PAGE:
Awesome Mama OpossumBy Olivia Opossum, as told to Anne Cissel
Hi! I’m Olivia Opossum. For Mother’s Day, I’m celebrating my mom, Opal. Come hang with us!
First off, you should know something very important about opossums. Like a baby kangaroo, a baby opossum snuggles up inside a pouch on its mother’s belly for the first few months of its life. Opossums are the only animals in North America that do that! Mammals that start life that way are called marsupials (mar-SOO-peeuls). It’s super cozy in that pouch!
My mom and I are Virginia opossums. But don’t let the name fool you. We live in many parts of the United States, Mexico, and Central America. And we are moving farther northward in the U.S. all the time. Opossums might even be hanging out in your neighborhood! It’s tricky to see us, because we are awake mainly at night. So let me give you an up-close view of opossum life—starring my mom!
FROM POUCH TO PIGGY-BACK RIDE
Before giving birth, my mother set up a cozy den in a tree hollow. When my siblings and I arrived, each of us was only the size of a honey bee! We did have strong front legs, so we could climb up to Mom’s pouch. Once inside, the seven of us latched on to her nipples. Then, we grew and grew.
A few months later, it was time to leave the pouch. We still need protection, though. When Mom goes out looking for food, we either hunker down in the den or climb onto her back. Good thing we have such sharp claws and grabby paws!
My mother tries her best to keep us safe. If she sees a predator, she bares her many tiny-but-sharp teeth. (An opossum has 50 teeth—the most of any North American land mammal!) She also sometimes hisses and snaps her jaws. Her fur might stand on end to make her look bigger. And she has one more trick to escape danger. Keep reading to find out what it is!
If the hissing and other threats don’t work, my mom can perform a kind of magic trick. First, she lies down. Then her heartbeat and breathing slow way down. She’s pretending to be . . . dead! Many predators don’t like to eat animals that are already dead, so they’ll just pass her by. Once, I saw my mom “playing ’possum” for a long time. I was so happy when she popped up and ran back to our den!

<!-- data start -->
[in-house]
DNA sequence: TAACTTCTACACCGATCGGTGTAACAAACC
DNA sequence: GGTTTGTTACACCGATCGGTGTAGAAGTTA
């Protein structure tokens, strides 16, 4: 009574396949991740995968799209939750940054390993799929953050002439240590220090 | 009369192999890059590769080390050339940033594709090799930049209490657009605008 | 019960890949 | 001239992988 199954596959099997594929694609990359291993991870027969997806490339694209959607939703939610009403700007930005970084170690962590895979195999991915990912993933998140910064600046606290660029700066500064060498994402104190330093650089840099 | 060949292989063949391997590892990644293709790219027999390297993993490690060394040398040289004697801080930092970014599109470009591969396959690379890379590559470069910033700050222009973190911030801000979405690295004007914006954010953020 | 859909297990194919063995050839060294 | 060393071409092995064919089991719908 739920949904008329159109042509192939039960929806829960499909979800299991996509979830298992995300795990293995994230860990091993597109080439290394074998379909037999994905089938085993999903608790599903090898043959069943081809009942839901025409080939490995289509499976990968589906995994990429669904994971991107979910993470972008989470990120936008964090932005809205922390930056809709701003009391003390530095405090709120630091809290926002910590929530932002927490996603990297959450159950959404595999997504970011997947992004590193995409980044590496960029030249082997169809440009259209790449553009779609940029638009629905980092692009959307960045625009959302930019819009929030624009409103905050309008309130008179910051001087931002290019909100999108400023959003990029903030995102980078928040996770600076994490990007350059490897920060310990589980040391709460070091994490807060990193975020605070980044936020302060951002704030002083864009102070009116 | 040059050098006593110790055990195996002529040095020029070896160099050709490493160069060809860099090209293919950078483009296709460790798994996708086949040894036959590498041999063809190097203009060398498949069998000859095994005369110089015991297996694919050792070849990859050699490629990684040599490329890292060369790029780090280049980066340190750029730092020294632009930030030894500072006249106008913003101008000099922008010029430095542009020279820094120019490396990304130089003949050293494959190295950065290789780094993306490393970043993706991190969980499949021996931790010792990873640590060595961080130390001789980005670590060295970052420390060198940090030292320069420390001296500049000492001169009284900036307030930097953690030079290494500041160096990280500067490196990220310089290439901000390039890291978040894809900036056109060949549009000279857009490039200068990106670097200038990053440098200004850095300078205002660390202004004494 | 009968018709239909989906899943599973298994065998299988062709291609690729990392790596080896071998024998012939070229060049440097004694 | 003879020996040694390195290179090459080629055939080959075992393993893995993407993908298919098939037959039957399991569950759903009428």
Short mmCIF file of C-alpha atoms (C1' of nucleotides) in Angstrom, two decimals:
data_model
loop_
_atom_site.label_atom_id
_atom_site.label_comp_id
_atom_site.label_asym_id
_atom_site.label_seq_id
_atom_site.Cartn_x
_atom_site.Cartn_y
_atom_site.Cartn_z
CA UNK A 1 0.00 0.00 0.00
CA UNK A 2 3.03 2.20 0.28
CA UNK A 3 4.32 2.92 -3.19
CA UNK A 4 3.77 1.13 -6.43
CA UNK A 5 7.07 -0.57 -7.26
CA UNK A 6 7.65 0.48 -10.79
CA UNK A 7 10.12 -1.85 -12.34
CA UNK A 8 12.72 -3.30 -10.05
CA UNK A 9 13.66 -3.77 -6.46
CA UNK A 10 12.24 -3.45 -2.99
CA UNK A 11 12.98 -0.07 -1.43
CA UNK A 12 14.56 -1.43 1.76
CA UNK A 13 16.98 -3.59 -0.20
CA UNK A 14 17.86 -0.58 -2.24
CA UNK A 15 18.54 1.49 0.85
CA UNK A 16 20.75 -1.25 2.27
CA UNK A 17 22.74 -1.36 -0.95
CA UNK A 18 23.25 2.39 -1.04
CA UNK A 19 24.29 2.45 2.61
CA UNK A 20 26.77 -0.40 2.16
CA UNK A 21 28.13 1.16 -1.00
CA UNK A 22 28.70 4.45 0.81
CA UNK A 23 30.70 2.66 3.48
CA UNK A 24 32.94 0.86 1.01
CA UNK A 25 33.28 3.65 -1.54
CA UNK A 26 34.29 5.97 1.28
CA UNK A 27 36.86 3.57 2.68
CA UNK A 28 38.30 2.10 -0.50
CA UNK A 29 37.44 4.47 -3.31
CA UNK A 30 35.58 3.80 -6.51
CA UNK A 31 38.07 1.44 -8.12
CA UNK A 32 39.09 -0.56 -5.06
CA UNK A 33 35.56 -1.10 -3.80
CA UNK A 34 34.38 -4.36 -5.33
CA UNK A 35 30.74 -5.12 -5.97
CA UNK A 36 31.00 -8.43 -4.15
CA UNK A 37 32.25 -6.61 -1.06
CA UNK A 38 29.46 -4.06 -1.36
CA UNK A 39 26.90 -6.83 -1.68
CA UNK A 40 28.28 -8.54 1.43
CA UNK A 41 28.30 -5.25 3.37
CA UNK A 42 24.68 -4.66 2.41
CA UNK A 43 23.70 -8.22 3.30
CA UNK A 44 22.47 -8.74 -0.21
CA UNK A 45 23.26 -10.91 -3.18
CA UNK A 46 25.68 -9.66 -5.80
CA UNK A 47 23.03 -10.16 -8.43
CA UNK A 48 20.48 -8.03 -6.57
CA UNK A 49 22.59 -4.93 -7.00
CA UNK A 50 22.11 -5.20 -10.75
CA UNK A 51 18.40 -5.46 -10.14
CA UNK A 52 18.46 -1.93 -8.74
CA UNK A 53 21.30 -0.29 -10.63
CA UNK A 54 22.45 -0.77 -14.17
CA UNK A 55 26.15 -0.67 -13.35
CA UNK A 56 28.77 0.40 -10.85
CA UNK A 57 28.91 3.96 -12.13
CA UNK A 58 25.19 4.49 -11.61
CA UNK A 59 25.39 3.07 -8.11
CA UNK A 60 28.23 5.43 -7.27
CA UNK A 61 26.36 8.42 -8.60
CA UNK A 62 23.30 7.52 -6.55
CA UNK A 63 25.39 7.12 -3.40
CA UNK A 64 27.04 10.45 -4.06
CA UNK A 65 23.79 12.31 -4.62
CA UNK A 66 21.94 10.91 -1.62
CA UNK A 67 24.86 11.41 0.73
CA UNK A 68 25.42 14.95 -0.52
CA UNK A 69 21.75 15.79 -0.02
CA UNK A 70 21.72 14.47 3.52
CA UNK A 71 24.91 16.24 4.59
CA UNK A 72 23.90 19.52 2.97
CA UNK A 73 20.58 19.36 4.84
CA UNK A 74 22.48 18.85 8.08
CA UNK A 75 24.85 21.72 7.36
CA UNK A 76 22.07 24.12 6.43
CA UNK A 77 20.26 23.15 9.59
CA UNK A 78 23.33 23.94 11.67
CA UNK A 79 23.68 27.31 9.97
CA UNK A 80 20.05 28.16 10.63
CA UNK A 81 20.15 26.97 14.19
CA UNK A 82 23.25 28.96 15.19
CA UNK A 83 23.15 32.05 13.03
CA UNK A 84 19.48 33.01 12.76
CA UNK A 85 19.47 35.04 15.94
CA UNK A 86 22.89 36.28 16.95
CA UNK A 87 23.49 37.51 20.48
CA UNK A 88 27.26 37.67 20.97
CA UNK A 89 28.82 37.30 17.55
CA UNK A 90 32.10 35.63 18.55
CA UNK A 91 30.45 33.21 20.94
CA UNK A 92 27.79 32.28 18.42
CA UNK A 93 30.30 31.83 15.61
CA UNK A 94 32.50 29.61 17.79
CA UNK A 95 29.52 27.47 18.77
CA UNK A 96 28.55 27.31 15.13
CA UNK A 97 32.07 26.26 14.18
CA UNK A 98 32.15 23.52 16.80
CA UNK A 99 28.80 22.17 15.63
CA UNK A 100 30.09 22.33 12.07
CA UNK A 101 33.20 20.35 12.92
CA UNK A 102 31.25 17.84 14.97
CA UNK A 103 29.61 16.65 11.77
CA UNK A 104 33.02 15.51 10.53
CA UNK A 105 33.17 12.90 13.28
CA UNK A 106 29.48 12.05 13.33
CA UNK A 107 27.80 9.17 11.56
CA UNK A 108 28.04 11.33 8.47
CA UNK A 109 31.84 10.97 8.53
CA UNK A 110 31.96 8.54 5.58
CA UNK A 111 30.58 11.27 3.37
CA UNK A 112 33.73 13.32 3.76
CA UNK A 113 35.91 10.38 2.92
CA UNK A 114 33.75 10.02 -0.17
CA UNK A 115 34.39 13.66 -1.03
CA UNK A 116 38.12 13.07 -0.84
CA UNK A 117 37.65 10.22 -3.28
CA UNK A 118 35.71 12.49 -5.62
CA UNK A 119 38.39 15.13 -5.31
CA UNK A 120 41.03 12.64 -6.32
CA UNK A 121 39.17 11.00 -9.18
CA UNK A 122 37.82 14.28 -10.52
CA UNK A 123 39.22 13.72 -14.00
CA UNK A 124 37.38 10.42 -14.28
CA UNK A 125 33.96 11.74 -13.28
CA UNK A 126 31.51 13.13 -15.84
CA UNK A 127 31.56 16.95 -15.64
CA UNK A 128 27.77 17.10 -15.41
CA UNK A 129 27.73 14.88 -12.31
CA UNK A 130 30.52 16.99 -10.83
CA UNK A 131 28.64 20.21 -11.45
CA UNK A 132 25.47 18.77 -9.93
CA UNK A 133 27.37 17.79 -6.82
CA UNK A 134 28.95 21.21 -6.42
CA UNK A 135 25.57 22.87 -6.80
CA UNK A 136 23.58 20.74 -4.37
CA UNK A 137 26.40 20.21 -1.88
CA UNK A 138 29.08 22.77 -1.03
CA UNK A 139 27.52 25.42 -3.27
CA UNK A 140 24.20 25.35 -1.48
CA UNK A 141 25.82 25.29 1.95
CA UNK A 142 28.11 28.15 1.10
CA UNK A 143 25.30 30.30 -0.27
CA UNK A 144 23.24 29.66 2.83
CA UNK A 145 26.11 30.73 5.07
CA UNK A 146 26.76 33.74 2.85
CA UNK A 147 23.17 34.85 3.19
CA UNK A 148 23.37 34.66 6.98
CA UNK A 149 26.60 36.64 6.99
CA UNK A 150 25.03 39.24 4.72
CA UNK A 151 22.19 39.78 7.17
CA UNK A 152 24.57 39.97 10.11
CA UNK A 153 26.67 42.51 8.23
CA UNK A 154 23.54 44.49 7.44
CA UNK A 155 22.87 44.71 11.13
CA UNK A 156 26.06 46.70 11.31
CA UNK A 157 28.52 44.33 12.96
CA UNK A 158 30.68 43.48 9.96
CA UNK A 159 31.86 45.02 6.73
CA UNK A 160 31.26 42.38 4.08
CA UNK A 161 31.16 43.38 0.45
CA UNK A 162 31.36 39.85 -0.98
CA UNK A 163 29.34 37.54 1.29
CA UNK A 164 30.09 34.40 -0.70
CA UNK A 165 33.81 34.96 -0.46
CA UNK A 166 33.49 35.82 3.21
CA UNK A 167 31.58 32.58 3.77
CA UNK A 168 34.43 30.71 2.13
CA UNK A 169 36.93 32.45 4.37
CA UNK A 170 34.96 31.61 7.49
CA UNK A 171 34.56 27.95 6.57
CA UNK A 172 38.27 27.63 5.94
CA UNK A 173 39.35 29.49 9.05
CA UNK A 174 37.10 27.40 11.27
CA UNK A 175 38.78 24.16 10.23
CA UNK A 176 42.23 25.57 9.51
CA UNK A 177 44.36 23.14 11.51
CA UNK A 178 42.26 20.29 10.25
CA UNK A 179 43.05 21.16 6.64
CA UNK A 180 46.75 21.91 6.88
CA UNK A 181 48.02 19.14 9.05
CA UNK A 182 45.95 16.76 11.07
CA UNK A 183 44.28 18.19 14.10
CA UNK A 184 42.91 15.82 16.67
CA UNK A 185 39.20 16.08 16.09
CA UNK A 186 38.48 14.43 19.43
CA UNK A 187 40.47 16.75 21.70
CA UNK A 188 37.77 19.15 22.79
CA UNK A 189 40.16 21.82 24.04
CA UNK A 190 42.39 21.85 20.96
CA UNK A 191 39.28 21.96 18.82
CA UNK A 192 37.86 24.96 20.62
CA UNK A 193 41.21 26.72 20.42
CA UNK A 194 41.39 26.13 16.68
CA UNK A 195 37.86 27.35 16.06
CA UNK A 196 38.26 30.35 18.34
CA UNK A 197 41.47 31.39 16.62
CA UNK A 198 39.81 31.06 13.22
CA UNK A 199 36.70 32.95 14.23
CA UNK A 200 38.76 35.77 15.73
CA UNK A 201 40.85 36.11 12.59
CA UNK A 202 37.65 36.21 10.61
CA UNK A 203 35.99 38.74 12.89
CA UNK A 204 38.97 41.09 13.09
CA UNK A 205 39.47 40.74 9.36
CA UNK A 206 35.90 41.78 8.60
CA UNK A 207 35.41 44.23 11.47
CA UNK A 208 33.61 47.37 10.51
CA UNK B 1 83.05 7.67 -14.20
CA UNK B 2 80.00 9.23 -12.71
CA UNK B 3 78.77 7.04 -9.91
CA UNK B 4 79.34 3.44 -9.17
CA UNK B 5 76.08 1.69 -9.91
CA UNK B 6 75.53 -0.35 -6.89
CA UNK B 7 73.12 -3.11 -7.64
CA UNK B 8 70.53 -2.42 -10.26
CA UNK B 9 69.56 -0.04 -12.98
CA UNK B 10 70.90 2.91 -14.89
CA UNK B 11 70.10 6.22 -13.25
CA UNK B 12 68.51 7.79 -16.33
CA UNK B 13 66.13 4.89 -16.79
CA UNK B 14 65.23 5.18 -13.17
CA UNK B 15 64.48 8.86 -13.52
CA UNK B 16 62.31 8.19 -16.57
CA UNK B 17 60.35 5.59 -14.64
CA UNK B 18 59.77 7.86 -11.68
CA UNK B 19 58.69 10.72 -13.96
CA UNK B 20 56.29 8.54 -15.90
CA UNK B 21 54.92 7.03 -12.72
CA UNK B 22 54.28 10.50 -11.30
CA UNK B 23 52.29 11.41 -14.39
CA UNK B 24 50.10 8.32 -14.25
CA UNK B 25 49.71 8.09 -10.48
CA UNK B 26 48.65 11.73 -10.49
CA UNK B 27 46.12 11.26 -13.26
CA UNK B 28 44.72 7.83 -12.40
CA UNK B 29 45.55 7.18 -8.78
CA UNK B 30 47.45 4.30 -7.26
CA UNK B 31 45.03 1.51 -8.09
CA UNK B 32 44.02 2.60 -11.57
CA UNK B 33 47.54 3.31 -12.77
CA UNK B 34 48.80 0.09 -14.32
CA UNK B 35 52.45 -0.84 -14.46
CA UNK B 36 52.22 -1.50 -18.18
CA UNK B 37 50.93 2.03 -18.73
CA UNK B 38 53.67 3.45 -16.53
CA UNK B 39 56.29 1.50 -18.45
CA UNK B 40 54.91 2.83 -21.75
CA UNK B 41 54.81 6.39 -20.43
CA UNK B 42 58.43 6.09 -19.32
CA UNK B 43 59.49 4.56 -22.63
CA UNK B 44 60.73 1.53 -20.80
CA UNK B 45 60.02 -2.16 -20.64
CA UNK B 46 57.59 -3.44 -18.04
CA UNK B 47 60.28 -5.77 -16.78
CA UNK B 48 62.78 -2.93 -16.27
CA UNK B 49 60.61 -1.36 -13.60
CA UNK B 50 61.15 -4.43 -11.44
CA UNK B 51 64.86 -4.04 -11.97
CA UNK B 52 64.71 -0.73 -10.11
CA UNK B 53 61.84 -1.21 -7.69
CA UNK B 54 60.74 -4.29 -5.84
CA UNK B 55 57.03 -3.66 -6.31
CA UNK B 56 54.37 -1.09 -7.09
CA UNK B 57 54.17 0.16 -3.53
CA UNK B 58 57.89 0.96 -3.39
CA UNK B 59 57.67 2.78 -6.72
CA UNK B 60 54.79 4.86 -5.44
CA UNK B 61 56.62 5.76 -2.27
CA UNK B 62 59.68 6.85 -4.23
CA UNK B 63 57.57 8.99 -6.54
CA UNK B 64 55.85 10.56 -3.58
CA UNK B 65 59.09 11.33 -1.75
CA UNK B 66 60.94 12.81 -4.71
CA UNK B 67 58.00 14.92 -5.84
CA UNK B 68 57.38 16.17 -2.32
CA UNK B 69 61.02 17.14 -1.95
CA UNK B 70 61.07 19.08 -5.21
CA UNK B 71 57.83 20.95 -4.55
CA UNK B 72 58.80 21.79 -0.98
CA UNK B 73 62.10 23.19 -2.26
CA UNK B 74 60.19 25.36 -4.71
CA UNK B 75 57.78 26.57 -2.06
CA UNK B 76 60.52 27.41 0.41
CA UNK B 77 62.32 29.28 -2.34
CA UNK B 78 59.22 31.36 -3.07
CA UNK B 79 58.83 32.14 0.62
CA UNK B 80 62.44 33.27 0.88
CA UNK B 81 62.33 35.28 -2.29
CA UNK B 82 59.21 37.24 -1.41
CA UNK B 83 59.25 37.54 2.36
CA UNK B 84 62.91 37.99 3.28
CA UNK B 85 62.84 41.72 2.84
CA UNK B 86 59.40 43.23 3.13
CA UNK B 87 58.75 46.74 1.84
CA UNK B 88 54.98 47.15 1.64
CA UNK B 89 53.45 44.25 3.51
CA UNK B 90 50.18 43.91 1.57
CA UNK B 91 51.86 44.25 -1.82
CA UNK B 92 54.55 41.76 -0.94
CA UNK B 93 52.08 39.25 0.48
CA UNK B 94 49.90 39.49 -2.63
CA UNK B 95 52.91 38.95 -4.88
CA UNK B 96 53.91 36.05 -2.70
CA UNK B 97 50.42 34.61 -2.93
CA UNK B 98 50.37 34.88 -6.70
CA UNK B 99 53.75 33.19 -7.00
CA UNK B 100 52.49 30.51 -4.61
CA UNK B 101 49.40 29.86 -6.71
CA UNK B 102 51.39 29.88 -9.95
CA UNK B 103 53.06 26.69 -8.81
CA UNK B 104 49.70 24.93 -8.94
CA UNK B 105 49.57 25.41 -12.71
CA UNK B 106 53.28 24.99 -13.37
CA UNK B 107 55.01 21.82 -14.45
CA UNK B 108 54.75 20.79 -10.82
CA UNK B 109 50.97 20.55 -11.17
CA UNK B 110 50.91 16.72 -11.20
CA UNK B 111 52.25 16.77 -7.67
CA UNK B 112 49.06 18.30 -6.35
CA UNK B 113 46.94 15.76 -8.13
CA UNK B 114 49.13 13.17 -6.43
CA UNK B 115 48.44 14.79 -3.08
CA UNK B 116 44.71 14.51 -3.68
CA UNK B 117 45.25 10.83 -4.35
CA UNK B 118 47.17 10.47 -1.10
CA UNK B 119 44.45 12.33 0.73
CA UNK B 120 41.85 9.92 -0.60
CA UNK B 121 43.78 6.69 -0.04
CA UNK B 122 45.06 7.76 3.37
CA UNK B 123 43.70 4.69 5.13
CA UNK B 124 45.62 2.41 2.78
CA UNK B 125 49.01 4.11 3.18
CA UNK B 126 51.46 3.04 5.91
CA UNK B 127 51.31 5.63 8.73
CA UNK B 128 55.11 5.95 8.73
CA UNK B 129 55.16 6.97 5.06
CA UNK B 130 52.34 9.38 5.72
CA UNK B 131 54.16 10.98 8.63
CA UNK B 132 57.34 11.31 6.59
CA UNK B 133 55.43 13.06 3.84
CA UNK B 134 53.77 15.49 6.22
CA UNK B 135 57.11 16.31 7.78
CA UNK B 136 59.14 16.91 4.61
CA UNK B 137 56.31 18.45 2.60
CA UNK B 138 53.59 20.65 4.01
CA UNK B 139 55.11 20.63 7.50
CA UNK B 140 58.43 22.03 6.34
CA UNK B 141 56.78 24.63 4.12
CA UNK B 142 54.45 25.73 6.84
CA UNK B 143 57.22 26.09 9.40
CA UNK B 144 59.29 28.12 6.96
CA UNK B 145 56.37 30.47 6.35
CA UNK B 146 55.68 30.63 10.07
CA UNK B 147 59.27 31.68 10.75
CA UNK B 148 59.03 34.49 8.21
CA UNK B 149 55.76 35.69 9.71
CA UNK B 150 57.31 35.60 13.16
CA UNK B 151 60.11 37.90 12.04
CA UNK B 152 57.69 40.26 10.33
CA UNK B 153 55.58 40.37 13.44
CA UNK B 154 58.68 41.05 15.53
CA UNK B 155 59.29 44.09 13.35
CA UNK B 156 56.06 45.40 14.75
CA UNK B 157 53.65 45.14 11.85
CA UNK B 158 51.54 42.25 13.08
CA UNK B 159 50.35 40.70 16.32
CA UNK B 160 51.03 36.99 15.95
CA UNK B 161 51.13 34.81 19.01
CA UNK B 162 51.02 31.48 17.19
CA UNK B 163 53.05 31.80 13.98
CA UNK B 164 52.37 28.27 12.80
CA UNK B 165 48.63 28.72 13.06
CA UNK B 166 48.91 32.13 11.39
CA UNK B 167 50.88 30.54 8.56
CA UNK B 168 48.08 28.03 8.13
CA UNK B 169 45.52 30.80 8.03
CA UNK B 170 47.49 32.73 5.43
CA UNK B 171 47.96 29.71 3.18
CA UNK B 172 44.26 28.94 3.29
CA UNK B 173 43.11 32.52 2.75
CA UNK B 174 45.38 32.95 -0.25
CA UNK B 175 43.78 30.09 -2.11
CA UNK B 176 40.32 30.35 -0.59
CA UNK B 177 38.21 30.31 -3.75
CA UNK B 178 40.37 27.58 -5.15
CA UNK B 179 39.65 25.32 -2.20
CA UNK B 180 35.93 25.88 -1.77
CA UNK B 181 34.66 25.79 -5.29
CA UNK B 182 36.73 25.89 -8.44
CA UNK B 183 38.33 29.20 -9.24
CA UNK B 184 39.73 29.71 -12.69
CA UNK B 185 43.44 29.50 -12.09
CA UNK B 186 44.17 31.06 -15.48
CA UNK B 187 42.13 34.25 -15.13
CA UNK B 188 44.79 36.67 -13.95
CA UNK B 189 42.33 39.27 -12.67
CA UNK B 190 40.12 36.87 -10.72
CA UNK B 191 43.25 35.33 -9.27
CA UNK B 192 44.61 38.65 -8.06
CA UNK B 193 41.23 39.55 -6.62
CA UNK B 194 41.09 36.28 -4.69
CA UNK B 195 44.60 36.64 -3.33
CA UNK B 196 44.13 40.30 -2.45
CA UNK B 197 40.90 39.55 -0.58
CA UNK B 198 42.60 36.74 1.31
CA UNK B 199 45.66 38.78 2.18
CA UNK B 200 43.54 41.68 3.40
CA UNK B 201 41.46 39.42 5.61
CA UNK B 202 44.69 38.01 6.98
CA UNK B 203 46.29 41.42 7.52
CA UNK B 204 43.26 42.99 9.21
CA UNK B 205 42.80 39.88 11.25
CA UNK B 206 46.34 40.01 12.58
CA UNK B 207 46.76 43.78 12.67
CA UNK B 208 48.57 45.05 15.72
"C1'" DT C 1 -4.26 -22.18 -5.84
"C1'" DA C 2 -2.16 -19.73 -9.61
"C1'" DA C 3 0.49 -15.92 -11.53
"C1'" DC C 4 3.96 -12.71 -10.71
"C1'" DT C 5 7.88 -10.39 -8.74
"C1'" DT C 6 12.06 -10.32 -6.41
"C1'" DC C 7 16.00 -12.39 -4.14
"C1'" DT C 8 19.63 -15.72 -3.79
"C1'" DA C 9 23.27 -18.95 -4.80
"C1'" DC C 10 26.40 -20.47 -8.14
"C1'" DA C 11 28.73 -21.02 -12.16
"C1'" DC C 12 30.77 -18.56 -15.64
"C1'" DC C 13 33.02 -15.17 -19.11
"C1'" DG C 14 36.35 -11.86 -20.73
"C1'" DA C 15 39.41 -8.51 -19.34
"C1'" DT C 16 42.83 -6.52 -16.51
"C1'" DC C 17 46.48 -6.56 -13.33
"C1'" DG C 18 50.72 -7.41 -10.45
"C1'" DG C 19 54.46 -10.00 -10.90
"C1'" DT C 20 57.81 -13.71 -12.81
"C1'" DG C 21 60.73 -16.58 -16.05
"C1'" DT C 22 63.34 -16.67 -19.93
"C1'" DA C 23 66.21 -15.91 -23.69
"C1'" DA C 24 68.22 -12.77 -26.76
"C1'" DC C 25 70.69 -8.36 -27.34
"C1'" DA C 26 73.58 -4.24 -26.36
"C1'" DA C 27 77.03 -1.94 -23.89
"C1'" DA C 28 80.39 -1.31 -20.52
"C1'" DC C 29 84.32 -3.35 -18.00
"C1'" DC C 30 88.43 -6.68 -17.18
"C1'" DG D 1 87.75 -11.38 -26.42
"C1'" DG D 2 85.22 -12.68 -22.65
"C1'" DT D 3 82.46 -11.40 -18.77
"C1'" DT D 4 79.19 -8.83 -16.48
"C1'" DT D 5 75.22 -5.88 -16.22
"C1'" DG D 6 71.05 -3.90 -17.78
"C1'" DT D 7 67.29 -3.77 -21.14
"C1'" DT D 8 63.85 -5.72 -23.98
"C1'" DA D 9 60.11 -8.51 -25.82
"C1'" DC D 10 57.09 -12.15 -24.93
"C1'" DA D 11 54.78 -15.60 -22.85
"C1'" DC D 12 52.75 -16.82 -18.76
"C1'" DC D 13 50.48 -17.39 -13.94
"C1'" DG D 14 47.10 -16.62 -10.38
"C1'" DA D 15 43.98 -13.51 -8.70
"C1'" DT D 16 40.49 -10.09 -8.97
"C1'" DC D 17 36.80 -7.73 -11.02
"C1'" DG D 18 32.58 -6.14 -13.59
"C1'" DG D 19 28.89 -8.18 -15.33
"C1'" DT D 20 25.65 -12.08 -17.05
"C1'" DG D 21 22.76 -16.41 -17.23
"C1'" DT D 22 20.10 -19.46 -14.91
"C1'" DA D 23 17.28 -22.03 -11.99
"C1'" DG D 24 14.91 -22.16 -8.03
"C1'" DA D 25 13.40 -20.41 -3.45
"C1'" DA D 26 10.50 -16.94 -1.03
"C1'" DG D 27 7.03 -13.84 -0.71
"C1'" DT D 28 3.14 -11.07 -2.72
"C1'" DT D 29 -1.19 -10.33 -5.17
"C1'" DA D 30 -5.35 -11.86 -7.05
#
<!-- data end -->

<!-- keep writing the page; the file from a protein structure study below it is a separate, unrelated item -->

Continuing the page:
During daylight hours, we sleep in our dens—in a brush pile, a hollow tree, or some other hideaway. Males and females sometimes share a den, but most of the time, adults live alone. At night, it’s time to find food. We are good climbers. Our tails are prehensile (pree-HEN-suhl), which means they can grasp things. A tail works as an extra arm for climbing or carrying leaves and things back to our dens.
When it is time to eat, we are the vacuum cleaners of the natural world. We chow down on almost anything: bugs; worms; plants; and small animals such as mice, frogs, and fishes—sometimes even dead animals. We use our sharp senses of hearing and smell to lead us to our meals. We’re ready to fight skunks or cats for our food. But if a raccoon shows up, we usually hit the road. Now that I’m about four months old, I’m ready to start looking for my meals by myself!